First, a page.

“As a result, some companies had to purchase more liquefied natural gas at elevated global gas prices to make up for the drop in piped natural gas supplies.”
EMA has also modified market rules, allowing the agency to direct power generation companies to use gas from its standby facility, allowing the authority to manage the cost impact on consumers.
“These measures have ensured that we have sufficient fuel and electricity supply and stabilized the uniform Singapore energy price,” said Dr Tan.
However, experts said that the prices and impact on supply reinforce the need for Singapore to diversify its energy sources and improve its local production — which currently makes up just 5 per cent of the country’s energy supply.
Dr Chua Yeow Hwee from the Nanyang Technological University’s (NTU) economics division said: “The increase in electricity costs during the past few months is a good opportunity for the Government to accelerate the adoption of green energy.”
Dr Broadstock added: “The more power that can be produced locally, the more secure and predictable energy costs will become.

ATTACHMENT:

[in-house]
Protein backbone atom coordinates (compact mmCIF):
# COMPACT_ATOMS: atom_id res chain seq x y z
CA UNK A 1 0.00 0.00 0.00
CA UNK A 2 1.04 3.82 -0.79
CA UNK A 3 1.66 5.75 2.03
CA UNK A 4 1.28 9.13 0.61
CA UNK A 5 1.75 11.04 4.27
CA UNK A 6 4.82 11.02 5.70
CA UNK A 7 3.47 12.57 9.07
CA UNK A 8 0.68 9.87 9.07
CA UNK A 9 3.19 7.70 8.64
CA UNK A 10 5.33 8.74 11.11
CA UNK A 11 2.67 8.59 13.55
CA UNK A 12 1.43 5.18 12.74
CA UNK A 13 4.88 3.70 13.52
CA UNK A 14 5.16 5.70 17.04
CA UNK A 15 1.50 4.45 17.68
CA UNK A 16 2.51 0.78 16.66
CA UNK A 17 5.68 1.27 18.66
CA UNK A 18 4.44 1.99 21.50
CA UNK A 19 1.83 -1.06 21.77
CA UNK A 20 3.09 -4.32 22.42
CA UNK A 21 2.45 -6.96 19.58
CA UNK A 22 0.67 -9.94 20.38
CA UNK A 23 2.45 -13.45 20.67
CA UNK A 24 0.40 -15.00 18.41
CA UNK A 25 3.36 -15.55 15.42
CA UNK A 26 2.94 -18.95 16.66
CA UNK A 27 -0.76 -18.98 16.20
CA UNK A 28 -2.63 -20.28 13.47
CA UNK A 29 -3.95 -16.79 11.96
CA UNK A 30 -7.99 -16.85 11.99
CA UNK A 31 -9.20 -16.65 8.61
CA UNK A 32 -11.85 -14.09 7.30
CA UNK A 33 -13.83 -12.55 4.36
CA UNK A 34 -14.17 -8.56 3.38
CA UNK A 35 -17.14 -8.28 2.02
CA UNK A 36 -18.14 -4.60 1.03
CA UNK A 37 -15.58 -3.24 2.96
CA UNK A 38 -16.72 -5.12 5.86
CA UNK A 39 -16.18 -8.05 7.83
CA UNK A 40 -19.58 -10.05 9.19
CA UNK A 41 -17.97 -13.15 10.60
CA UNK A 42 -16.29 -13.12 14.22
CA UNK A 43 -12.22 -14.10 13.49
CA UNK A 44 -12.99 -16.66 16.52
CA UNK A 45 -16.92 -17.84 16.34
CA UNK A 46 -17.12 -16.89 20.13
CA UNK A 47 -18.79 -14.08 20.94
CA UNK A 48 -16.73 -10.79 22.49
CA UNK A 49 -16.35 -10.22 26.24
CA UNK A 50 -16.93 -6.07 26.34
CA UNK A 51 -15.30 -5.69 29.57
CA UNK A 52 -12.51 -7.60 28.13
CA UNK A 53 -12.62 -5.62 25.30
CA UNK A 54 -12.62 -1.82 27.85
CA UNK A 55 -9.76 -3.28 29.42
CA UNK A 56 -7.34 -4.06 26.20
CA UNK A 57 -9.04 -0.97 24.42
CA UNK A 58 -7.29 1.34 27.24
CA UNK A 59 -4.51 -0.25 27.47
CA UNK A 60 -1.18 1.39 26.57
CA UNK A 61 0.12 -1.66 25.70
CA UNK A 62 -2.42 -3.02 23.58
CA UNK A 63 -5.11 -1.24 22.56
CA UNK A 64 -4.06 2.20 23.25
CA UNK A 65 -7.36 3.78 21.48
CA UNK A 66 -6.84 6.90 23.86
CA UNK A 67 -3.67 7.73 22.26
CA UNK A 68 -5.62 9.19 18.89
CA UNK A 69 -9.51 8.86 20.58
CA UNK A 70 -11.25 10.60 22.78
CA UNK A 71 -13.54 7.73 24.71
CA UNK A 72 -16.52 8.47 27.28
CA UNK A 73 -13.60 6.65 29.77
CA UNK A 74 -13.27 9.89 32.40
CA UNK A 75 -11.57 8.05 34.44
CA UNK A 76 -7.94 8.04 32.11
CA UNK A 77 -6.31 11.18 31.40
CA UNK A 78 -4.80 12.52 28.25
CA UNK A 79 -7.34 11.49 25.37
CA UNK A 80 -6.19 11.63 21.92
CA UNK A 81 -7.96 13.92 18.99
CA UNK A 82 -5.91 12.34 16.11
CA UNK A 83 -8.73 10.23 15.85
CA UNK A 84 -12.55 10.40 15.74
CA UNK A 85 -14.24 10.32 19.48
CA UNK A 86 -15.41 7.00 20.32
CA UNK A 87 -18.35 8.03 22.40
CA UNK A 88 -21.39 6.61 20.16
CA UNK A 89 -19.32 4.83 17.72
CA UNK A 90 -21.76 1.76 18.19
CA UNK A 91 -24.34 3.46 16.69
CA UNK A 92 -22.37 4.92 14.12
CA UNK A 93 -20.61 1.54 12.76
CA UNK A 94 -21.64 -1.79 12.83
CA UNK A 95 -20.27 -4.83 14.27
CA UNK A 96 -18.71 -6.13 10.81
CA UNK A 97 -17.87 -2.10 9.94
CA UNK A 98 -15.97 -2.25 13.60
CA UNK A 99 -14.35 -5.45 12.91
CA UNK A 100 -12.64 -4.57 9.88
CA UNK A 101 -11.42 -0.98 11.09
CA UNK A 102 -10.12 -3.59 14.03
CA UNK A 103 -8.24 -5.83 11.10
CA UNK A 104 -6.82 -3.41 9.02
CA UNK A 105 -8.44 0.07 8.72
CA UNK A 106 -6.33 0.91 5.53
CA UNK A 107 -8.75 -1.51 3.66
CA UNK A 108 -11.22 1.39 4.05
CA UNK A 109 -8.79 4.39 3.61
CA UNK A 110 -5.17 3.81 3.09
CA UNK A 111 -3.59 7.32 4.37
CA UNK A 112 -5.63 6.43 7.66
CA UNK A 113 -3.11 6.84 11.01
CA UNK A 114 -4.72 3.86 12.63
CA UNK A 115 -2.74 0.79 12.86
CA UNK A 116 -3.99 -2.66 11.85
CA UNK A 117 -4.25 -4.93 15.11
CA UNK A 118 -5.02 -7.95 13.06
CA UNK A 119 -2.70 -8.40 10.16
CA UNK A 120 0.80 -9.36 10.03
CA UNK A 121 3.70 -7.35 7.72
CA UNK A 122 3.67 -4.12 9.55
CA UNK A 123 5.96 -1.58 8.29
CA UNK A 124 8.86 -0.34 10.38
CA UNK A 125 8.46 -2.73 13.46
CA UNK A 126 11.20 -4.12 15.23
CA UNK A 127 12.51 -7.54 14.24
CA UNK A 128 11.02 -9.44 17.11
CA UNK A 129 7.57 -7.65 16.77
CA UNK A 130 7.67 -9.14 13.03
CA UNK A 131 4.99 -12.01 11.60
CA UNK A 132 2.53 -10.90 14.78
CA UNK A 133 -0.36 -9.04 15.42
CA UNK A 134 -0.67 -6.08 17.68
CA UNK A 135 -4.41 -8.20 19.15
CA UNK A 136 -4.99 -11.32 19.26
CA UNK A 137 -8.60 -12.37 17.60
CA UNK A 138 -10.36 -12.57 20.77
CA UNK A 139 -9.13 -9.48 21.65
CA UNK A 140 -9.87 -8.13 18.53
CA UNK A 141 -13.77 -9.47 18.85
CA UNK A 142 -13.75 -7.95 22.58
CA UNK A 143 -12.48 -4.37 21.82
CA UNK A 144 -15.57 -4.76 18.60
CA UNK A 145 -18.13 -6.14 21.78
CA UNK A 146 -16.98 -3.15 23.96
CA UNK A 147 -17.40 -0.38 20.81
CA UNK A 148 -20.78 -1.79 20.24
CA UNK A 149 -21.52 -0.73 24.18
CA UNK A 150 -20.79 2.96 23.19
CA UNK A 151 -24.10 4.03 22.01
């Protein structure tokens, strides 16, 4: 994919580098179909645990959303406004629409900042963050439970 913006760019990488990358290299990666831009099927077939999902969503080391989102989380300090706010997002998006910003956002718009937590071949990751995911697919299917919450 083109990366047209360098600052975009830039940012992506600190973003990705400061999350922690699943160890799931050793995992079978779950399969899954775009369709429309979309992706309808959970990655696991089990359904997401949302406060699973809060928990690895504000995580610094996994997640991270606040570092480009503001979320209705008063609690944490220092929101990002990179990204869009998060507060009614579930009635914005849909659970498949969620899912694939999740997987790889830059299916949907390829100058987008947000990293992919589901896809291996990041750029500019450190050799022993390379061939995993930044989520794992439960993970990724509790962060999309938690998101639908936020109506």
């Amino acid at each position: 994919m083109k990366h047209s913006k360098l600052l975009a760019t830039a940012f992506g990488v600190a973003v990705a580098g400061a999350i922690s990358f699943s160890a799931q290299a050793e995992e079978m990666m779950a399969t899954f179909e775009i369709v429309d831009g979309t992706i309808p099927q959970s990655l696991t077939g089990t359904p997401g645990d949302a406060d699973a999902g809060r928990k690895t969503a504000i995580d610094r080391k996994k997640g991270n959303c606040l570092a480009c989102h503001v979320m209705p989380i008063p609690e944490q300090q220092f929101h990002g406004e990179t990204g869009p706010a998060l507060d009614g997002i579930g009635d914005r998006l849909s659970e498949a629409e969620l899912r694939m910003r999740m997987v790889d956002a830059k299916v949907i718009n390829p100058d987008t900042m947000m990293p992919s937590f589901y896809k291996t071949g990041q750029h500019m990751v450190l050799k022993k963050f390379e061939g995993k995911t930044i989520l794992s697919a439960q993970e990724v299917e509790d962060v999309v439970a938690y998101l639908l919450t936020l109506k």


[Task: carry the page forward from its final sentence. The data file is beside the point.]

“However, there are limits to just how much solar energy can be deployed in Singapore. While more investment into solar will be very welcome, Singapore will inevitably need to explore additional energy resources.”
Dr Broadstock referred to recommendations made by a committee commissioned by EMA on Mar 22, which include importing renewable energy from verified resources — such as wind, large-scale solar and hydropower — which are abundant in other countries.
VIABILITY OF SOLAR ENERGY FOR HOUSEHOLDS
Some households looking to cut their electricity bills without changing too much of their lifestyles can turn to generating their own electricity via solar power, which is the main renewable energy option here.
Professor Subodh Mhaisalkar, executive director of NTU’s Energy Research Institute, noted that solar panel technology has advanced over the years, reaching efficiencies of between 20 and 22 per cent. This efficiency refers to the amount of electricity generated from solar energy that falls on the panel.